The preliminary reference dance between the CJEU and Dutch courts in the field of migration
European journal of legal studies, 2018, Vol. 10, pp. 101-154
KROMMENDIJK, Jasper, The preliminary reference dance between the CJEU and Dutch courts in the field of migration, European journal of legal studies, 2018, Vol. 10, pp. 101-154 - https://hdl.handle.net/1814/59867
Retrieved from Cadmus, EUI Research Repository
This article examines the relationship between national courts and the Court of Justice of the European Union (CJEU) based on a legal-empirical research consisting of interviews and a legal analysis of judgments. It empirically tests which factors shape (i) Dutch national courts’ motivations to refer a case to the CJEU, (ii) how the CJEU’s preliminary rulings are received and implemented by national courts, and (iii) the extent to which the reception of the CJEU’s preliminary ruling influences the national courts’ future decision to refer. This argument is presented through a case study in the field of migration law in the Netherlands (2013-2016). This article shows that earlier theories about judicial empowerment and bureaucratic politics, emphasising politico-strategic reasons for (non)referral, have a limited explanatory value in the context of migration. It is so despite the expectation that strategic reasons are particularly applicable in a highly Europeanised, judicialised and politicised field such as migration law. Judges primarily operate pragmatically when deciding to refer (or not) and when applying the requested CJEU judgments. Even though several national judges expressed criticism about the CJEU and some of its judgments, this has not affected them to such an extent that they felt discouraged from referring future cases or were reluctant to follow-up on CJEU judgments.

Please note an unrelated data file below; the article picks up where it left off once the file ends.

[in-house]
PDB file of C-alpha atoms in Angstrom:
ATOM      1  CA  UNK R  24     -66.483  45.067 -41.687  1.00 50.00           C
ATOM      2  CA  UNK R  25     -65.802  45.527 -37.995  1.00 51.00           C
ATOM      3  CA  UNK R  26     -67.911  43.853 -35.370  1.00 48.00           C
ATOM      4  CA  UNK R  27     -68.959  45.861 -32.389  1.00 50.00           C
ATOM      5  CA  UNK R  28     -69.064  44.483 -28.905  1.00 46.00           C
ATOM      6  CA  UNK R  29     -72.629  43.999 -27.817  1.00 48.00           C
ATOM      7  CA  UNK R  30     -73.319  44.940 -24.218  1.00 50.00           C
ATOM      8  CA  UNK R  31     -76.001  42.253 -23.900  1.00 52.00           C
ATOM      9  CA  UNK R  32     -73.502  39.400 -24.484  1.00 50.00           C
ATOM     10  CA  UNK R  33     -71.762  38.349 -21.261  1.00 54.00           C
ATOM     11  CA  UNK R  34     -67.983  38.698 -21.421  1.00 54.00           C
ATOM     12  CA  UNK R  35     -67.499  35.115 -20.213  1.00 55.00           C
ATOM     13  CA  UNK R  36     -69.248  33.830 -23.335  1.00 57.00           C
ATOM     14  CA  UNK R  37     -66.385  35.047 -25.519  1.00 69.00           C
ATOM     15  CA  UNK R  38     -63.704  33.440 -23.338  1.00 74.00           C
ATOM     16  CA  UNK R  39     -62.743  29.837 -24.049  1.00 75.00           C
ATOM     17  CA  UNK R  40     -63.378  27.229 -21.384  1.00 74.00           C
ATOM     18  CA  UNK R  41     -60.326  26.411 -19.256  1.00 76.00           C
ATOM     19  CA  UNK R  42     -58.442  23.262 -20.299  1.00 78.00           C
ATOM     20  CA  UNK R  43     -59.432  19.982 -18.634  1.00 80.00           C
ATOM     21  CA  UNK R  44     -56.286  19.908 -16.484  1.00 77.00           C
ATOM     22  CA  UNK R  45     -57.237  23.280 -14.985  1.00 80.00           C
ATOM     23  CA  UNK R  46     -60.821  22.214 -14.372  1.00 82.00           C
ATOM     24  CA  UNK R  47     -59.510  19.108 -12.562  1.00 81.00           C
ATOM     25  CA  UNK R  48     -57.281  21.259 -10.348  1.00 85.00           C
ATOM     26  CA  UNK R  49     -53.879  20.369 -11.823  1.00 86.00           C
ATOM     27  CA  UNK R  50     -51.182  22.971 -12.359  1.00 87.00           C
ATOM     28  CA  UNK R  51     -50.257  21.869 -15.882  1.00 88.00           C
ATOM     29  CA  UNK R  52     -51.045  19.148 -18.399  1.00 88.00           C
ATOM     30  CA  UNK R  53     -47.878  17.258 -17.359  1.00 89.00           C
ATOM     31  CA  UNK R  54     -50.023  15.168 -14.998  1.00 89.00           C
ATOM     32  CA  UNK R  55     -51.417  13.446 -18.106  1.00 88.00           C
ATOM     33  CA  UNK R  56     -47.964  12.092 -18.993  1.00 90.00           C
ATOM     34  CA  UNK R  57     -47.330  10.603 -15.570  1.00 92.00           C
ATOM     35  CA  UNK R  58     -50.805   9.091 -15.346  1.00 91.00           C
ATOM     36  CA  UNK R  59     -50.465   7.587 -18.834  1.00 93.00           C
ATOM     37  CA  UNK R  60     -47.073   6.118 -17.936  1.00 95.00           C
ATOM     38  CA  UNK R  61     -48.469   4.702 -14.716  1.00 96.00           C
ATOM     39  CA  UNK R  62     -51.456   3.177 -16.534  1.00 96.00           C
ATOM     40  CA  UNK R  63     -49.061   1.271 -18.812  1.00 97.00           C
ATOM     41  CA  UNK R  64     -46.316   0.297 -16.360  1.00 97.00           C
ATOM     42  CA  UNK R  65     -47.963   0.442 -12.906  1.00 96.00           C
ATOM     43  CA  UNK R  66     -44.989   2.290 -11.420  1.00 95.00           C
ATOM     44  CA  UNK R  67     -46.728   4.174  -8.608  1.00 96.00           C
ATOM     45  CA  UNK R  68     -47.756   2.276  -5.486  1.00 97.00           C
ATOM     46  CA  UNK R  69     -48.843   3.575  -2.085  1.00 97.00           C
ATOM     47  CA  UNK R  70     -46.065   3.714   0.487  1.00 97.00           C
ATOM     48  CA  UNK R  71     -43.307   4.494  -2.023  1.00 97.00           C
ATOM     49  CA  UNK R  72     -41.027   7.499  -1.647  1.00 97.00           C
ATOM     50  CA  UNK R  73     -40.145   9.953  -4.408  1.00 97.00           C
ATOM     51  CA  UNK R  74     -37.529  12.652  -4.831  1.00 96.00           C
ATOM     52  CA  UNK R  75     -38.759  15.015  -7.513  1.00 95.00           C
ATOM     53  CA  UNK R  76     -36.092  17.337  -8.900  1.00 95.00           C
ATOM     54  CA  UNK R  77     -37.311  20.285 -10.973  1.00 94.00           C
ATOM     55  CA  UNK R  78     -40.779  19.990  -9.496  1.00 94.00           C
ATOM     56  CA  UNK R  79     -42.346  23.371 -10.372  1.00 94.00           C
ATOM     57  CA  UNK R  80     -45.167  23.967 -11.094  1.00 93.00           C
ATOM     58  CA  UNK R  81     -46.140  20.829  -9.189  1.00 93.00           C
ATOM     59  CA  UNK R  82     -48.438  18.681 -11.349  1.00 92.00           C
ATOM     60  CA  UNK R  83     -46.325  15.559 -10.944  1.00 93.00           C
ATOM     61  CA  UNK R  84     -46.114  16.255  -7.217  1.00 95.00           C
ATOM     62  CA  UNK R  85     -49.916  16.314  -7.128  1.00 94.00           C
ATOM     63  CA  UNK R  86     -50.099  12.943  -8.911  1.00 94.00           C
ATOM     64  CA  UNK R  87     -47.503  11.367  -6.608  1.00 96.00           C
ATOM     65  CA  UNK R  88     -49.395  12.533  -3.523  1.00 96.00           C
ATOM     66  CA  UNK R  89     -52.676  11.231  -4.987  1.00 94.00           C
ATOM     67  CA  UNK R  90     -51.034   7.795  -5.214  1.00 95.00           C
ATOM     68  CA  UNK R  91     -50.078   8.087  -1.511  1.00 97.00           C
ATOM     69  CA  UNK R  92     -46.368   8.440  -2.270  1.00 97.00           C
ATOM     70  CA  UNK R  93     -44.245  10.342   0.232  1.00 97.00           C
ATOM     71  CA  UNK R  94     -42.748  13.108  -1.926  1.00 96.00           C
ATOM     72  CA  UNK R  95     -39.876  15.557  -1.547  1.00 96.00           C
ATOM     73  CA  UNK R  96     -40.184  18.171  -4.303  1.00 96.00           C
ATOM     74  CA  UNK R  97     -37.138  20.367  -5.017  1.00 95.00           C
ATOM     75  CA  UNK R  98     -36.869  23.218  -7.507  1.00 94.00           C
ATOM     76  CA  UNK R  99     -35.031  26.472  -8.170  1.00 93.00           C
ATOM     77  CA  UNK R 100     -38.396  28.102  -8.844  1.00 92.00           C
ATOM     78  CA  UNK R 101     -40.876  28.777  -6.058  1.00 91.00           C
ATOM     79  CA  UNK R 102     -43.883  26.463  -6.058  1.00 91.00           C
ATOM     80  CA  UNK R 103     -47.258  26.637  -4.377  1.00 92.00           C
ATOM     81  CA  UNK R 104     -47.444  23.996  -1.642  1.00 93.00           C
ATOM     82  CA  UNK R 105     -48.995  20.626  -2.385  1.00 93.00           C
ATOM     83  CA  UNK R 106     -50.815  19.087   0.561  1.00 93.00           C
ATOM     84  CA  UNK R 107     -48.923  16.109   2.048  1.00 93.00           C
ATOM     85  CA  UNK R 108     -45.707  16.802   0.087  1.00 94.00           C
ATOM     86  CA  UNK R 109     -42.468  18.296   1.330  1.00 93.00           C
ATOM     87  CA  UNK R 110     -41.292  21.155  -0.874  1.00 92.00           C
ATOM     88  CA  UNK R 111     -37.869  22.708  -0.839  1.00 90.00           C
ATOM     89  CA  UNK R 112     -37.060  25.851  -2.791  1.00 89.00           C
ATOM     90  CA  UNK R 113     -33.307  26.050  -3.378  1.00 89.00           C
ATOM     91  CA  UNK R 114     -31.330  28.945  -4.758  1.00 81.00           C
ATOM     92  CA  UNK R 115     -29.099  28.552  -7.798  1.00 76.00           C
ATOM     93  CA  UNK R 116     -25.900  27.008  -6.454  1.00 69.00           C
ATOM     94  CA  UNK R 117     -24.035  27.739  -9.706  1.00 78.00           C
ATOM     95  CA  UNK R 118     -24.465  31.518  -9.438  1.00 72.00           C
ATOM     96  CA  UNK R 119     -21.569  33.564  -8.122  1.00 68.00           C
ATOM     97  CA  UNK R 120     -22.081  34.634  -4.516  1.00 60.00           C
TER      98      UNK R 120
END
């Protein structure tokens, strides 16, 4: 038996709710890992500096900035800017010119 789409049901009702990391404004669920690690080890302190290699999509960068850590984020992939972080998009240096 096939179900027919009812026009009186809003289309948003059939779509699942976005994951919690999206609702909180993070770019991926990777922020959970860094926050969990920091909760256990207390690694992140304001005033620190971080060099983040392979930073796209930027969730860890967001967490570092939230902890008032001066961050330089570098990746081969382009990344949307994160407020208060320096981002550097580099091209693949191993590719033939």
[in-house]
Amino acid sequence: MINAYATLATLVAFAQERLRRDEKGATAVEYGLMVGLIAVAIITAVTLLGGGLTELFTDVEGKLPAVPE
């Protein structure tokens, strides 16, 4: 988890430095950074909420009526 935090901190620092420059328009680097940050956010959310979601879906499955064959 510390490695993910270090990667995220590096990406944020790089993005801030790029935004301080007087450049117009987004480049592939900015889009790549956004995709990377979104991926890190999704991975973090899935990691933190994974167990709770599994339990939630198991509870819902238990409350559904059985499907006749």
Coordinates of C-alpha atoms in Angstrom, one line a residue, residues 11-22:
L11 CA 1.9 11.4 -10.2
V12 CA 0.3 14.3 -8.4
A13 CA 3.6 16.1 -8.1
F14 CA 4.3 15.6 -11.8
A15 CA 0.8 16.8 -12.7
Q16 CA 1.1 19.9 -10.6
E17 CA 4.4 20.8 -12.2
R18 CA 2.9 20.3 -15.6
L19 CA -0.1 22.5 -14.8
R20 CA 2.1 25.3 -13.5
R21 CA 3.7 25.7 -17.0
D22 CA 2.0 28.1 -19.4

Cadmus permanent link: https://hdl.handle.net/1814/59867
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Publisher: European University Institute